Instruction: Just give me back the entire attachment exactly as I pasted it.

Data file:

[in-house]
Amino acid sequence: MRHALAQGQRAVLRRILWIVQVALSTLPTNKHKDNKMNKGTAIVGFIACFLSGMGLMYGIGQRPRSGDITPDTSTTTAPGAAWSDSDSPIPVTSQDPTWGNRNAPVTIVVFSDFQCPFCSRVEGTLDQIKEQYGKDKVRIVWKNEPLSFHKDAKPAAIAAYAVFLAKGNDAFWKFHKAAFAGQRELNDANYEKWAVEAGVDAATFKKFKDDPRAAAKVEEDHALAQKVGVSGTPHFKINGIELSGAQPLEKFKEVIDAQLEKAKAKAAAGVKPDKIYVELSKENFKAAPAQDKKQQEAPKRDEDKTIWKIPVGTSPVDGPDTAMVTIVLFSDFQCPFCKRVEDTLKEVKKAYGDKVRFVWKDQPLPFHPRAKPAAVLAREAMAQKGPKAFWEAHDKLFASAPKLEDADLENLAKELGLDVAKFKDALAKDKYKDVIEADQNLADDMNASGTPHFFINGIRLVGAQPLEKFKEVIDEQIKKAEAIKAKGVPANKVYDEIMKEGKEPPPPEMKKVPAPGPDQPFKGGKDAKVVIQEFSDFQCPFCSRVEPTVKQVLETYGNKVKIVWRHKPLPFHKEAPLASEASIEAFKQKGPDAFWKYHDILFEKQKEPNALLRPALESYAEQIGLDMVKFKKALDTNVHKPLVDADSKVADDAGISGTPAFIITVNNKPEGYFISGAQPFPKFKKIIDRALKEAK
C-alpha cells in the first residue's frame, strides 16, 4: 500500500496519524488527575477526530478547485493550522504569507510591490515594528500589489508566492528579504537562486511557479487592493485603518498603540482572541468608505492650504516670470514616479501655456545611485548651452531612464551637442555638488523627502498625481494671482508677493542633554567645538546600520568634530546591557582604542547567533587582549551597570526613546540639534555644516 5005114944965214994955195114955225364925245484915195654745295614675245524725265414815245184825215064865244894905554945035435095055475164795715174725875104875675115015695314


[in-house]
Amino acid sequence: MRHALAQGQRAVLRRILWIVQVALSTLPTNKHKDNKMNKGTAIVGFIACFLSGMGLMYGIGQRPRSGDITPDTSTTTAPGAAWSDSDSPIPVTSQDPTWGNRNAPVTIVVFSDFQCPFCSRVEGTLDQIKEQYGKDKVRIVWKNEPLSFHKDAKPAAIAAYAVFLAKGNDAFWKFHKAAFAGQRELNDANYEKWAVEAGVDAATFKKFKDDPRAAAKVEEDHALAQKVGVSGTPHFKINGIELSGAQPLEKFKEVIDAQLEKAKAKAAAGVKPDKIYVELSKENFKAAPAQDKKQQEAPKRDEDKTIWKIPVGTSPVDGPDTAMVTIVLFSDFQCPFCKRVEDTLKEVKKAYGDKVRFVWKDQPLPFHPRAKPAAVLAREAMAQKGPKAFWEAHDKLFASAPKLEDADLENLAKELGLDVAKFKDALAKDKYKDVIEADQNLADDMNASGTPHFFINGIRLVGAQPLEKFKEVIDEQIKKAEAIKAKGVPANKVYDEIMKEGKEPPPPEMKKVPAPGPDQPFKGGKDAKVVIQEFSDFQCPFCSRVEPTVKQVLETYGNKVKIVWRHKPLPFHKEAPLASEASIEAFKQKGPDAFWKYHDILFEKQKEPNALLRPALESYAEQIGLDMVKFKKALDTNVHKPLVDADSKVADDAGISGTPAFIITVNNKPEGYFISGAQPFPKFKKIIDRALKEAK
C-alpha cells in the first residue's frame, strides 16, 4: 500500500496519524488527575477526530478547485493550522504569507510591490515594528500589489508566492528579504537562486511557479487592493485603518498603540482572541468608505492650504516670470514616479501655456545611485548651452531612464551637442555638488523627502498625481494671482508677493542633554567645538546600520568634530546591557582604542547567533587582549551597570526613546540639534555644516 5005114944965214994955195114955225364925245484915195654745295614675245524725265414815245184825215064865244894905554945035435095055475164795715174725875104875675115015695314